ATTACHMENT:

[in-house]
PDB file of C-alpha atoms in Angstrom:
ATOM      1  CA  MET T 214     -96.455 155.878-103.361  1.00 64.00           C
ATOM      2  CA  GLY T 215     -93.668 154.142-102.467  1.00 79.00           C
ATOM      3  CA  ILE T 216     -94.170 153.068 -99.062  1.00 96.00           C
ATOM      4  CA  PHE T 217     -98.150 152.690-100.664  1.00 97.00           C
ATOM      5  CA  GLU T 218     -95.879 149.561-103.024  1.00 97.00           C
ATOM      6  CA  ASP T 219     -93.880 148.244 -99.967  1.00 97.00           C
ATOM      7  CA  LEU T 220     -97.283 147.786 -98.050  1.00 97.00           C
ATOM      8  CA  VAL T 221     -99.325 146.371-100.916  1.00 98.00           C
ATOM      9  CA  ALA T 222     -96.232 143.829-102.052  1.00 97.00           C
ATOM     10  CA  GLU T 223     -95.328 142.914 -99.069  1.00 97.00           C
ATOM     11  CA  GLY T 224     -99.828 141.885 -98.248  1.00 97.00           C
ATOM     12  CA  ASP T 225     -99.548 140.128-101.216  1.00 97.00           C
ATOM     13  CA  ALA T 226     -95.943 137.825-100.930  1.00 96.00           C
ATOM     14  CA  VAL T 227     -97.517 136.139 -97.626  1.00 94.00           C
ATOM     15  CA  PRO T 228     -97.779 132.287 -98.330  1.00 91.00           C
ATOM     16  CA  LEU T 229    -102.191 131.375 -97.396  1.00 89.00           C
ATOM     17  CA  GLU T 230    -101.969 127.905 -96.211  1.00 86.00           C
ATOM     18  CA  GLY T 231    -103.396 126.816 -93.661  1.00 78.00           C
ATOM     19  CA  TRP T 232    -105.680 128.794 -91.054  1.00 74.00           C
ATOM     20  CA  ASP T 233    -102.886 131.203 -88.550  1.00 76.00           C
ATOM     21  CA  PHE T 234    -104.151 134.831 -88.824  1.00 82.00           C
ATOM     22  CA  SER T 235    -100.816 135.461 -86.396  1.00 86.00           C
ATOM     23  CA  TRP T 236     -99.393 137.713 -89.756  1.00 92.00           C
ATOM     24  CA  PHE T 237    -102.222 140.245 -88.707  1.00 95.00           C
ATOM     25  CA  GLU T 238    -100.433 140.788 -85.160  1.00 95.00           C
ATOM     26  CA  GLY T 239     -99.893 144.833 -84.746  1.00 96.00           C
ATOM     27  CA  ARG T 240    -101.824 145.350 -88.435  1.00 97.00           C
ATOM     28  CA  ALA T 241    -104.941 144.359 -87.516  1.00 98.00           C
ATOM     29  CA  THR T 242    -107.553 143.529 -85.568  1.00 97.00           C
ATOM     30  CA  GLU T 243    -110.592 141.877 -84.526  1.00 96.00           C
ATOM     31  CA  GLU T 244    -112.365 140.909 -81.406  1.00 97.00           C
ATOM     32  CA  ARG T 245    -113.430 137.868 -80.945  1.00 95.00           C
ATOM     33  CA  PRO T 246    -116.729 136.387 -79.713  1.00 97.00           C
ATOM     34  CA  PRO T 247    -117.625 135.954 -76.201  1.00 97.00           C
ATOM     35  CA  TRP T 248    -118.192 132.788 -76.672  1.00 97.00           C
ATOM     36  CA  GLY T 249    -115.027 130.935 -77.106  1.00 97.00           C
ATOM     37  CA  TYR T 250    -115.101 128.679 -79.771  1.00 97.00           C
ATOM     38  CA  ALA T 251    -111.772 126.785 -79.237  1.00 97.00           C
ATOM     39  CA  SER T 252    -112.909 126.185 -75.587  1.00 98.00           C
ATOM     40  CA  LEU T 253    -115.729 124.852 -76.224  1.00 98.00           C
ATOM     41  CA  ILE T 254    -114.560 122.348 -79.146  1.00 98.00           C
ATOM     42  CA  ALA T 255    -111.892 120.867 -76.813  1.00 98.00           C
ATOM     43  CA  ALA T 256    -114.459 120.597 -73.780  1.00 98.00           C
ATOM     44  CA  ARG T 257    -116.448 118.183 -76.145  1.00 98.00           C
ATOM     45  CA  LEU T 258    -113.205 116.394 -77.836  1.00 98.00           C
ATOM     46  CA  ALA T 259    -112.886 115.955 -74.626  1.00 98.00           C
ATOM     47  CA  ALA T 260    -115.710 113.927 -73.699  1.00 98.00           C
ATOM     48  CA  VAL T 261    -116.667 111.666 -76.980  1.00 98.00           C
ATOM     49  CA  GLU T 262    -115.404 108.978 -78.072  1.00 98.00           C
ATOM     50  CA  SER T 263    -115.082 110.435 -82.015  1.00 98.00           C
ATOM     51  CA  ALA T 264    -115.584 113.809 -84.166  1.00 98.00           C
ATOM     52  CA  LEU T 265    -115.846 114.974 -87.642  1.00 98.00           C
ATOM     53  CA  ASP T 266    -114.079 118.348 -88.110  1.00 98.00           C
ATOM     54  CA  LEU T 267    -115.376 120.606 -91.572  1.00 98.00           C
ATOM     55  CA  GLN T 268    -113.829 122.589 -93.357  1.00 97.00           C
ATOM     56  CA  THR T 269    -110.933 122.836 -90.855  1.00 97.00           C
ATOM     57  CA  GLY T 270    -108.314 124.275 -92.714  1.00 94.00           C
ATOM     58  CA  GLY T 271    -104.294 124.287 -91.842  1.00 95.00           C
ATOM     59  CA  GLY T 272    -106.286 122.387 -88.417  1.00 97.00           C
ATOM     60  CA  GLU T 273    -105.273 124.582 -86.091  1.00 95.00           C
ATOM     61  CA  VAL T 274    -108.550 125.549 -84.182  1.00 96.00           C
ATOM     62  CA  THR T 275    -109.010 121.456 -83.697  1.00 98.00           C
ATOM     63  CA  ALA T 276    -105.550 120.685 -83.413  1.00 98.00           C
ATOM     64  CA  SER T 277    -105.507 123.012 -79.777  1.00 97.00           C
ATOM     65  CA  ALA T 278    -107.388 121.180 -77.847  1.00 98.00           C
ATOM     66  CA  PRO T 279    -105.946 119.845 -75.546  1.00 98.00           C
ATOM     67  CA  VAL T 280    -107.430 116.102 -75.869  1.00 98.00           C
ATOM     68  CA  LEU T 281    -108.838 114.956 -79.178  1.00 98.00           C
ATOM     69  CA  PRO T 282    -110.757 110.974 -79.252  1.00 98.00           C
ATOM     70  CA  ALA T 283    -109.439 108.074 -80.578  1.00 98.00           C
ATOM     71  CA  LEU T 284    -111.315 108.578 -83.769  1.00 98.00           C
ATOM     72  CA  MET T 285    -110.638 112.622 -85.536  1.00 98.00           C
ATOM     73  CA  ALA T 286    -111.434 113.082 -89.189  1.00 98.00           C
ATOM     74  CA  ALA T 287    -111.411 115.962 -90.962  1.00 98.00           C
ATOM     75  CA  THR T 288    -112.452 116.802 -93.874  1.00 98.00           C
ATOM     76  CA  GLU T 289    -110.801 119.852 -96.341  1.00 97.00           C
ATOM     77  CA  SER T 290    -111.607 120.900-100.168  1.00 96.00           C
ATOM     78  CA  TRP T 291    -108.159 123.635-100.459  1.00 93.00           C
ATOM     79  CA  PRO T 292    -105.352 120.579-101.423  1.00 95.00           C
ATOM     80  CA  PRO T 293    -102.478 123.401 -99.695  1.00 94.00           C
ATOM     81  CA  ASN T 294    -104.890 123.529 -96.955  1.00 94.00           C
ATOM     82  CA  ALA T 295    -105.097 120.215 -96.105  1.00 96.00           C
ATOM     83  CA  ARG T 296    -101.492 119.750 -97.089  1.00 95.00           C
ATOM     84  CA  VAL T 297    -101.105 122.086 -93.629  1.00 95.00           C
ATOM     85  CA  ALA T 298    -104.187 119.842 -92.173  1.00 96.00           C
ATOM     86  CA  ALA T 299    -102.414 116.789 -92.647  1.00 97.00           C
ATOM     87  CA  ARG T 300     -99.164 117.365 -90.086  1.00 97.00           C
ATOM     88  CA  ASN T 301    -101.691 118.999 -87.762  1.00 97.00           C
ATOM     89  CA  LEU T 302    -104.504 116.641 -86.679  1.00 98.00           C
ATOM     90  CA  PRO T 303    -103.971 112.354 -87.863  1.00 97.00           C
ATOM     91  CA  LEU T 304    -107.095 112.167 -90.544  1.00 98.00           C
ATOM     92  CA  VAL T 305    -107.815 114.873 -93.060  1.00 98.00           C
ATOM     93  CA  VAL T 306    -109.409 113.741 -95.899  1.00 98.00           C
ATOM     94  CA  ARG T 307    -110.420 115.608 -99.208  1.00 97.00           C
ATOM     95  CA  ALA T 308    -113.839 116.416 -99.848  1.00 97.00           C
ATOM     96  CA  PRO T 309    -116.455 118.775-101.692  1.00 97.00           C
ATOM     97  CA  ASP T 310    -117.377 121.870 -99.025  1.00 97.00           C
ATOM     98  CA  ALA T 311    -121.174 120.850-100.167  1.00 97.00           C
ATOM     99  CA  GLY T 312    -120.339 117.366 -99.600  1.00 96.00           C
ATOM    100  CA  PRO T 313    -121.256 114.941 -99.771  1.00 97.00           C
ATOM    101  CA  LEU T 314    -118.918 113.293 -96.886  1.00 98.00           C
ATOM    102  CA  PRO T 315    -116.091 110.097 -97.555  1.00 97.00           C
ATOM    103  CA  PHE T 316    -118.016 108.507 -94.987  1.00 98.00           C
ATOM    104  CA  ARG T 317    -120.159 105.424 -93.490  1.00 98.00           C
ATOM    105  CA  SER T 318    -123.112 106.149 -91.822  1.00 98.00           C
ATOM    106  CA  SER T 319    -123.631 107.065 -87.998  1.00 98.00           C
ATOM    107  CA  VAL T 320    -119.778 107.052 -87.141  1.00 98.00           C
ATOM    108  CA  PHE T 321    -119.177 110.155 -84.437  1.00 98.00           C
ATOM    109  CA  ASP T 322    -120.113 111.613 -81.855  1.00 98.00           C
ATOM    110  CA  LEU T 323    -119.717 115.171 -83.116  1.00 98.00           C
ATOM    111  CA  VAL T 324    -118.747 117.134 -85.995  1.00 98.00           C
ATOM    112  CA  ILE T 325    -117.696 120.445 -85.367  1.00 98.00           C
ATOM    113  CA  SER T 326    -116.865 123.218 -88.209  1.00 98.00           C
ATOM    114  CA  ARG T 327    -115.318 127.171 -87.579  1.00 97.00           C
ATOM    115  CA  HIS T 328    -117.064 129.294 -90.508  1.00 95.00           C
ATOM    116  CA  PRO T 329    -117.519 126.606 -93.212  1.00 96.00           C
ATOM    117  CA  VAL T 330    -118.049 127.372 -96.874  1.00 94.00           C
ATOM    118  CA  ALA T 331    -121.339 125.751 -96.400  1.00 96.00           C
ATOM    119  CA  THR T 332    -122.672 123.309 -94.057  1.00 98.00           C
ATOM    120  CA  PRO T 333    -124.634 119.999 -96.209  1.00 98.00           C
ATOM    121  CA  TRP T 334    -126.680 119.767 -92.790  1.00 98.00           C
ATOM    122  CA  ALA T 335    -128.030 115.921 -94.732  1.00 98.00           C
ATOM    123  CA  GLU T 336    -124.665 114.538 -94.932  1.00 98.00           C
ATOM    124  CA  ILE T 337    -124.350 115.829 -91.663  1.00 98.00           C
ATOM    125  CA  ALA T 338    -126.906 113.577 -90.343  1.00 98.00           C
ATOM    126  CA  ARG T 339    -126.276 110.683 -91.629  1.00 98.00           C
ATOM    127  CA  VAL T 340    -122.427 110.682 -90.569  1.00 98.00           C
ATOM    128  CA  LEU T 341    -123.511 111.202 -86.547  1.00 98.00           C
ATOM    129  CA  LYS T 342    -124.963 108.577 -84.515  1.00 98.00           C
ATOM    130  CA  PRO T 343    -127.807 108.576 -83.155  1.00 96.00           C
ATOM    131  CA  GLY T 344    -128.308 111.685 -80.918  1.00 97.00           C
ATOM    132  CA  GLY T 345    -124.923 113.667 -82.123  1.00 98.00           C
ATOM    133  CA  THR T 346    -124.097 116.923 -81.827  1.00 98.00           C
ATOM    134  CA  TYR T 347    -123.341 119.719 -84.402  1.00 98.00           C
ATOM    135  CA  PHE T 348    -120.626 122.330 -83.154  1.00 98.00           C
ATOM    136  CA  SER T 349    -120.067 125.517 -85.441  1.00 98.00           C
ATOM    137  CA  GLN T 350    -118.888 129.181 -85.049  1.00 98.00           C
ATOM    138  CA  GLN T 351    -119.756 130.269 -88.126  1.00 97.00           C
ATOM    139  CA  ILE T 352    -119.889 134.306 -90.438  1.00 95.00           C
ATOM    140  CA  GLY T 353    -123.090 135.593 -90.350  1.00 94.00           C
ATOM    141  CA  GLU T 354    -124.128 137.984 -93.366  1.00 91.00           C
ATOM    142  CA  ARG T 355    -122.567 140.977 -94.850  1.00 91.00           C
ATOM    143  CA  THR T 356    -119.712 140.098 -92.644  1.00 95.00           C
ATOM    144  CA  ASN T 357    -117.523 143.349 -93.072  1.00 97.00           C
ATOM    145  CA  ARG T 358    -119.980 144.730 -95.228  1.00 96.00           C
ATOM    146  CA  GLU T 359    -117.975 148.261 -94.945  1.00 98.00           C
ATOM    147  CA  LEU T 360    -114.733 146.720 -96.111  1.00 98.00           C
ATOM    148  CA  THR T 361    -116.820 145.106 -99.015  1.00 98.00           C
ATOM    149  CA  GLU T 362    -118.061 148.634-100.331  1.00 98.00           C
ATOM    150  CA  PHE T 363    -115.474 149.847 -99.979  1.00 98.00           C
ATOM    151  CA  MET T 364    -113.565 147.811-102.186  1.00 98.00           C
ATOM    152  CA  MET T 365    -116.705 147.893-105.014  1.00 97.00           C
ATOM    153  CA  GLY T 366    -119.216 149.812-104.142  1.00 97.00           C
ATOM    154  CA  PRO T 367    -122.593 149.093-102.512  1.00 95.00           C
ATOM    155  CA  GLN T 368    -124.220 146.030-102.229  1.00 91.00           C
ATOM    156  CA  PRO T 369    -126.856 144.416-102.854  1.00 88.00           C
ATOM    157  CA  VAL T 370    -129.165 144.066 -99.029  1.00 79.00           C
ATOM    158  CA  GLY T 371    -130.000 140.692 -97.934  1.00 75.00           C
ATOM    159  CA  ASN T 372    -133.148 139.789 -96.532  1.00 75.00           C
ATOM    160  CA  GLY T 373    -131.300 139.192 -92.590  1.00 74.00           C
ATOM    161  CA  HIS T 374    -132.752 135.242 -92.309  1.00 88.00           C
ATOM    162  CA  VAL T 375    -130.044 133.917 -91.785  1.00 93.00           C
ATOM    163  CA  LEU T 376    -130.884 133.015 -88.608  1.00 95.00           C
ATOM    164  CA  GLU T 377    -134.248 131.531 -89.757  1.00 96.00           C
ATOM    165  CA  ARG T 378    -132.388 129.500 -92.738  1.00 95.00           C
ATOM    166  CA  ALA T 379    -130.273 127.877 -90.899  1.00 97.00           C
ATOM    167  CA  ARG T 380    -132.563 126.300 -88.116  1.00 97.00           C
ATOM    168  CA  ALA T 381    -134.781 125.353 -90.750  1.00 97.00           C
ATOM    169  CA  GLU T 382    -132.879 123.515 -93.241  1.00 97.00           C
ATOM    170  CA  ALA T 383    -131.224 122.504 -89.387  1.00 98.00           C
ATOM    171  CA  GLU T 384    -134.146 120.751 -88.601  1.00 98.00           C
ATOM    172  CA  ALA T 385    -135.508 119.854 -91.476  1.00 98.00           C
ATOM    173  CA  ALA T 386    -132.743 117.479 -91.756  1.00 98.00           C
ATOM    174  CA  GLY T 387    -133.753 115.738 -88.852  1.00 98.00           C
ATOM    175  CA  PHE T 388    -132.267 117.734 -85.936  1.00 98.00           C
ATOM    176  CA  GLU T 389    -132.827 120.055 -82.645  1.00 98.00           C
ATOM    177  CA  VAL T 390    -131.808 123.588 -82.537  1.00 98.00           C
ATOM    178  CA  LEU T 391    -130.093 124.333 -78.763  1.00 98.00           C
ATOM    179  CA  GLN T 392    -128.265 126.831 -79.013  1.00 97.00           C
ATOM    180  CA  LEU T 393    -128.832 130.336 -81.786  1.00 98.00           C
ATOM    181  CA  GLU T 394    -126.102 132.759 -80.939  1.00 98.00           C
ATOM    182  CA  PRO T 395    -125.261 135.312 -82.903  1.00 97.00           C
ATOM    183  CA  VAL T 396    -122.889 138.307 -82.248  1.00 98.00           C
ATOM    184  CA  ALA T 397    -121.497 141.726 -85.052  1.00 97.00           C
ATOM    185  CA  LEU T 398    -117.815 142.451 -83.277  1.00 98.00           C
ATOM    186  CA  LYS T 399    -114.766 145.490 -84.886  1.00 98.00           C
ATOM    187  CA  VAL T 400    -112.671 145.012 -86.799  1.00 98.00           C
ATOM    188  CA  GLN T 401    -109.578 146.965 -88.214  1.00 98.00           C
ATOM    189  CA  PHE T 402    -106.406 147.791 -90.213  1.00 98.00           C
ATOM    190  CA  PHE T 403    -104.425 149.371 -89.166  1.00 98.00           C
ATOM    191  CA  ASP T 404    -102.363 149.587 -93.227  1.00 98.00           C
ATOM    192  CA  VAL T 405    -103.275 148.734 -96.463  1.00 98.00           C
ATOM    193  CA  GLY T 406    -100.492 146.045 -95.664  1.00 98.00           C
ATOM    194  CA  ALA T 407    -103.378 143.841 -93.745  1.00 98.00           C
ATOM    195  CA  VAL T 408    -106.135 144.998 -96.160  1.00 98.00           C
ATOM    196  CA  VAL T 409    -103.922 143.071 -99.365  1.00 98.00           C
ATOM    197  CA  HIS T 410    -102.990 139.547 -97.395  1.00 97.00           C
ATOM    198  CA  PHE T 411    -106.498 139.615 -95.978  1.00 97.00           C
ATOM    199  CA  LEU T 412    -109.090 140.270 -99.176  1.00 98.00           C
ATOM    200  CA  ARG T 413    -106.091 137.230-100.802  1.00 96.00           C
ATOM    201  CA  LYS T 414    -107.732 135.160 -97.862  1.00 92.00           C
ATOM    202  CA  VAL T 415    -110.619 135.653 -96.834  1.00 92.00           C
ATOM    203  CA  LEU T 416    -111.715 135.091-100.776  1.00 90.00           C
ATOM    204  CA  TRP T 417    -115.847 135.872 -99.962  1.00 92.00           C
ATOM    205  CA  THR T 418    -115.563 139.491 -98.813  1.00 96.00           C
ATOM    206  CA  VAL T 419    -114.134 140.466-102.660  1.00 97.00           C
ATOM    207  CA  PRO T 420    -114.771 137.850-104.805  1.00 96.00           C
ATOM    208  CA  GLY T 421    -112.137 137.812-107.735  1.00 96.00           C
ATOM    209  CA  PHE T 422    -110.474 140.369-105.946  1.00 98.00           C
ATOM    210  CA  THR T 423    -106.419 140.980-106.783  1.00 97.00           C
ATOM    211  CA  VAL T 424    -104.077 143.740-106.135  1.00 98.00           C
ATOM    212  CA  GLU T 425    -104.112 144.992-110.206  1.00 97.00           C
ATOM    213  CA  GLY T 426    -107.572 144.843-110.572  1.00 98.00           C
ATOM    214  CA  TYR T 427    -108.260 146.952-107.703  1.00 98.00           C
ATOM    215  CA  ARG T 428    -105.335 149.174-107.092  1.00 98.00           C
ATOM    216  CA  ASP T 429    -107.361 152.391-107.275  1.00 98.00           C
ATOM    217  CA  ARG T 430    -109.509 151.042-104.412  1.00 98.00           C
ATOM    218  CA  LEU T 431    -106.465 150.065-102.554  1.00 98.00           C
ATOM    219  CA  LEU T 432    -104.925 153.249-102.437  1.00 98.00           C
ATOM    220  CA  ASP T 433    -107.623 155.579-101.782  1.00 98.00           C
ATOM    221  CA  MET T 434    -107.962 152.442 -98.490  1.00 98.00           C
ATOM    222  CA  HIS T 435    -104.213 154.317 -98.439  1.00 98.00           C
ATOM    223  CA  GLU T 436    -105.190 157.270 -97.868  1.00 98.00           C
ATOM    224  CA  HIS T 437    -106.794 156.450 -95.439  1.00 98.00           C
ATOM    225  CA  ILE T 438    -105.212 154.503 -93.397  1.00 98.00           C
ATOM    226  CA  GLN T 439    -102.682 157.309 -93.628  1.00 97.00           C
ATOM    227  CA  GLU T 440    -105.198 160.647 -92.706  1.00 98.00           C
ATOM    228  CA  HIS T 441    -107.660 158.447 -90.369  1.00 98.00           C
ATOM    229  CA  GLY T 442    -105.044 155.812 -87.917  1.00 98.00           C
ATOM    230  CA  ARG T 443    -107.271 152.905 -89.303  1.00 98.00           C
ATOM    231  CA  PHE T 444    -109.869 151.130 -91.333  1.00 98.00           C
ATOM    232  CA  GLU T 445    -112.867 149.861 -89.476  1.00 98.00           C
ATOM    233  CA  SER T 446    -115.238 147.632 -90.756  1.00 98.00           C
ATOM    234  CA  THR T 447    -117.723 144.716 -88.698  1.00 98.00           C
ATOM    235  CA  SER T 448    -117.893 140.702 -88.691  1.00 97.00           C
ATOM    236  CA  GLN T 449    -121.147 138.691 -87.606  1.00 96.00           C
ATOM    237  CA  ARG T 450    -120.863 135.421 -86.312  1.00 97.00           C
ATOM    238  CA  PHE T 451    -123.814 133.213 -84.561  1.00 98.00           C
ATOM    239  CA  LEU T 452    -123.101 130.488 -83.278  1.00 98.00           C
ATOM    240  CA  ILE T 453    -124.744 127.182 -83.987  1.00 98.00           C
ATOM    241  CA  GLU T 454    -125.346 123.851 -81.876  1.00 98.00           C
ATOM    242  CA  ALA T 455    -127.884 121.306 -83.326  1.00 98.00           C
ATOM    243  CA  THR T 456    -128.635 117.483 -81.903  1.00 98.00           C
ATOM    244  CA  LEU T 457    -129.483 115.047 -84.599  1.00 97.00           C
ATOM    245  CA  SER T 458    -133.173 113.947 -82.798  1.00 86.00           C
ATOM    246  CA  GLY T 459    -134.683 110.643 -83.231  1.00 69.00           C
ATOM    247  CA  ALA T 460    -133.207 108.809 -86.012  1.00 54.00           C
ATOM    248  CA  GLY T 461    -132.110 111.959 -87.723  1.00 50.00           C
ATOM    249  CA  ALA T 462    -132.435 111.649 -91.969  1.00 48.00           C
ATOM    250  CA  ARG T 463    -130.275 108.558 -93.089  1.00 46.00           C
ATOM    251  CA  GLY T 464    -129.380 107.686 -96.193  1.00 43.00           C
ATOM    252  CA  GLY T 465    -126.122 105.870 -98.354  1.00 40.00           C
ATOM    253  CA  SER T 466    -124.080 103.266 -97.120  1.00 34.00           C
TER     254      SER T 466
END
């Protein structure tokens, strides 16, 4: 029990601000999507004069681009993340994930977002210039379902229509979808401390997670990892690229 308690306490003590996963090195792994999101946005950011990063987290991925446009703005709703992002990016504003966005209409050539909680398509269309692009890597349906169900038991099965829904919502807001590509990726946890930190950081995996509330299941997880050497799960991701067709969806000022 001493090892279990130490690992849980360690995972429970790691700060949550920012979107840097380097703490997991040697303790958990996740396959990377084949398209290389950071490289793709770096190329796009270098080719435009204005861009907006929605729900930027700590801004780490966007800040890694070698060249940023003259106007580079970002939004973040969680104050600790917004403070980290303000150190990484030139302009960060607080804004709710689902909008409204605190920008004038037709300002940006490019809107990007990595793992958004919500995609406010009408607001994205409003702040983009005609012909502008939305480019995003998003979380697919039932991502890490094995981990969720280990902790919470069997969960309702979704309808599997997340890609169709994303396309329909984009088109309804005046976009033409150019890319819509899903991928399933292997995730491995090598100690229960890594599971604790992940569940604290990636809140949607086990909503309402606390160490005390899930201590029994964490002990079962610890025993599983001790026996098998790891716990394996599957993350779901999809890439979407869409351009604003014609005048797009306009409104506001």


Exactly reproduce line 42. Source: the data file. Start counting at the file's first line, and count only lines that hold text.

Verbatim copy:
ATOM     40  CA  LEU T 253    -115.729 124.852 -76.224  1.00 98.00           C